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How an Ontario social media lawsuit is hitting home on the Prairies

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How an Ontario social media lawsuit is hitting home on the Prairies
As Ontario school boards are taking big social media giants to court, a Regina university professor says it's a problem that isn't too far from home. Moosa Imran has the story – Apr 2, 2024

As Ontario school boards are taking big social media giants to court, a Regina university professor says it’s a problem that isn’t too far from home.

Four Ontario school boards are joining together in a $4-billion lawsuit against major social media companies, alleging that their products have rewired how children think, behave and learn and that educators and schools have been left to “manage the fallout.”

University of Regina professor Alec Couros, who specializes in educational technology media, said there’s great validity to these concerns.

“Social media use overtime creates the environment for cyberbullying in particular,” said Couros. “It affects students’ mental health to a great degree and often quite negatively … hundreds of examples (of) teens who have been bullied online, who have taken their lives.

“These tools are designed to take away your attention. So how do you do a long read of Shakespeare? How do you spend time on calculus if you’re constantly bombarded by notifications?”

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Despite the negative effects, Couros said there are some positives to it as well.

“Some students who don’t have a sense of belonging can find belonging (in) spaces that they don’t feel … in school,” he said.

“There are kids that have been marginalized who are subjected to not being able to find themselves in their own schools and they can find online communities that connect.”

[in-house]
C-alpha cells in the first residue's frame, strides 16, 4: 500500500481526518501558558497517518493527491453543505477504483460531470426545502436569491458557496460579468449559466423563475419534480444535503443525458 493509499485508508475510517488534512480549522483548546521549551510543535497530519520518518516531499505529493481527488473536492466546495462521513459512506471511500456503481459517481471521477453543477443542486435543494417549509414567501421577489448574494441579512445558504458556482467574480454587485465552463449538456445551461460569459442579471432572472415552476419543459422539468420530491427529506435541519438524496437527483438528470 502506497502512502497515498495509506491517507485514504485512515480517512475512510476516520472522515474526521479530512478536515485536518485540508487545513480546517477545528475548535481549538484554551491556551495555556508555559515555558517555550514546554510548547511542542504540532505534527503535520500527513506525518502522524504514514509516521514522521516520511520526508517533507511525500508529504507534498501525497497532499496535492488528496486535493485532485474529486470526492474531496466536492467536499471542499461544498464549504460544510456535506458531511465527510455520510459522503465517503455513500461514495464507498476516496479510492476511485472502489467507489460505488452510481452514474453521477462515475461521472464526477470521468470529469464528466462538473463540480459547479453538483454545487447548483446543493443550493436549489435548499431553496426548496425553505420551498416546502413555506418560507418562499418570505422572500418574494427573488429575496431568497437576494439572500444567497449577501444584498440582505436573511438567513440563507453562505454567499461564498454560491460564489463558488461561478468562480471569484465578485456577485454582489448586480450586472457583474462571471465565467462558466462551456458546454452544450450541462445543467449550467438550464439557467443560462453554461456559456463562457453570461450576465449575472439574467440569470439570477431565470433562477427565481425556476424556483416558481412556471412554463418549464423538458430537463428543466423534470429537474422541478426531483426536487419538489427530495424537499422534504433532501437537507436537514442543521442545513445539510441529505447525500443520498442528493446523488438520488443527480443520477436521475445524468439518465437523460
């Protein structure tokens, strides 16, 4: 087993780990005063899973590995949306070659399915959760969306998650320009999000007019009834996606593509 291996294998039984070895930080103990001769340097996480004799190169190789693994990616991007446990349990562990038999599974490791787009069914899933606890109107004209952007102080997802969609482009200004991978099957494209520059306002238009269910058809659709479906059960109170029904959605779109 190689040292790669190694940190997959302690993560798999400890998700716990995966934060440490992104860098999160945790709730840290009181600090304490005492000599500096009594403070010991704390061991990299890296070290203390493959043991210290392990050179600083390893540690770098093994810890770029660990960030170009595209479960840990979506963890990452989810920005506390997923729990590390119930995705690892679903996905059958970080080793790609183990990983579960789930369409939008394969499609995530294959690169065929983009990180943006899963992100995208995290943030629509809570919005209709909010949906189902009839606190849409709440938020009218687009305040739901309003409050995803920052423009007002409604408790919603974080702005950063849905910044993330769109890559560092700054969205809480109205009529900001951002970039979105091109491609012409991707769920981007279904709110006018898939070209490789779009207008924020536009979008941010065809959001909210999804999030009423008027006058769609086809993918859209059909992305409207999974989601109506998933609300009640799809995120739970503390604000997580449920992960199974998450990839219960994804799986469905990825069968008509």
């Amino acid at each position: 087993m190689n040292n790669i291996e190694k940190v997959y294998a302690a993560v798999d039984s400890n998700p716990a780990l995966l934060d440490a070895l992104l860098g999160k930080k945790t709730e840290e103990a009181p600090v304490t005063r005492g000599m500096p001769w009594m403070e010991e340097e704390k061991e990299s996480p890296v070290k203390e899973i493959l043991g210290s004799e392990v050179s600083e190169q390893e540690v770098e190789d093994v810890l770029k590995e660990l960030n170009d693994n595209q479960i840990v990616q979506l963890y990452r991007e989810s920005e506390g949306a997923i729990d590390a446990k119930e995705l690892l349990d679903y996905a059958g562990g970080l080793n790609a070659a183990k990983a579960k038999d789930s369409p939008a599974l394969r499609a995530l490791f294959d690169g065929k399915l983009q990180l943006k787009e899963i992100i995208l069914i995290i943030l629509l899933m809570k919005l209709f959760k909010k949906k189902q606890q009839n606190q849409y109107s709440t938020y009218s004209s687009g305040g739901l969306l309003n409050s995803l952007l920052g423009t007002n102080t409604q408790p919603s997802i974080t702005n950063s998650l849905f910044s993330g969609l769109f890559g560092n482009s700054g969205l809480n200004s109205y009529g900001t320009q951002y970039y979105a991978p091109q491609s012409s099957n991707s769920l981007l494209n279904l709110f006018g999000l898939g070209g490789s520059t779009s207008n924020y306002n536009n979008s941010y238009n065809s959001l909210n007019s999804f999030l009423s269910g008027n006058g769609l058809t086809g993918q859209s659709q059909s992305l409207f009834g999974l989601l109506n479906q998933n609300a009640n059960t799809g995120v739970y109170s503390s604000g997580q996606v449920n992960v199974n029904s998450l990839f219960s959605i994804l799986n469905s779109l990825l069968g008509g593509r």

Payton Desjarlais, 15, who attends Regina’s Scott Police Academy, spends about eight to nine hours on social media a day. He scrolls videos on TikTok and socializes on Snapchat and said sometimes the experience can be negative, but also positive as well.

“There’s lots of things on the internet that’s bad for you. Like you’ll see like some really inappropriate things. But … sometimes it’s really positive for you. Like you can talk to people. Meet really nice people,” he said.

Creedance Caisse has a love-hate relationship with social media as she calls her connection with it ‘rocky.’

“Sometimes I really love social media, and sometimes I just want to get off social media,” Caisse said. “But without social media, I feel like I would be a very different person. Social media has also shaped me into a person where I can watch and learn what not to do and what to do.”

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Couros said the lawsuit between the Ontario schoolboards and social media companies is one part of a greater societal problem in which parents also play a role.

“We may let our kids run wild on the phones at home, but we expect them to be turned off at school. That’s not a fair challenge, either,” he said.

“That doesn’t happen in all households, of course, but I think we have to be very thoughtful that we can’t just take on these responsibilities. There are 24/7 responsibilities, and teachers aren’t watching your kid 24/7.”

Couros hopes to see better legislation around age requirements from social media companies as well as better parenting techniques and more responsible students.

— with files from Jacquelyn LeBel & Isaac Callan

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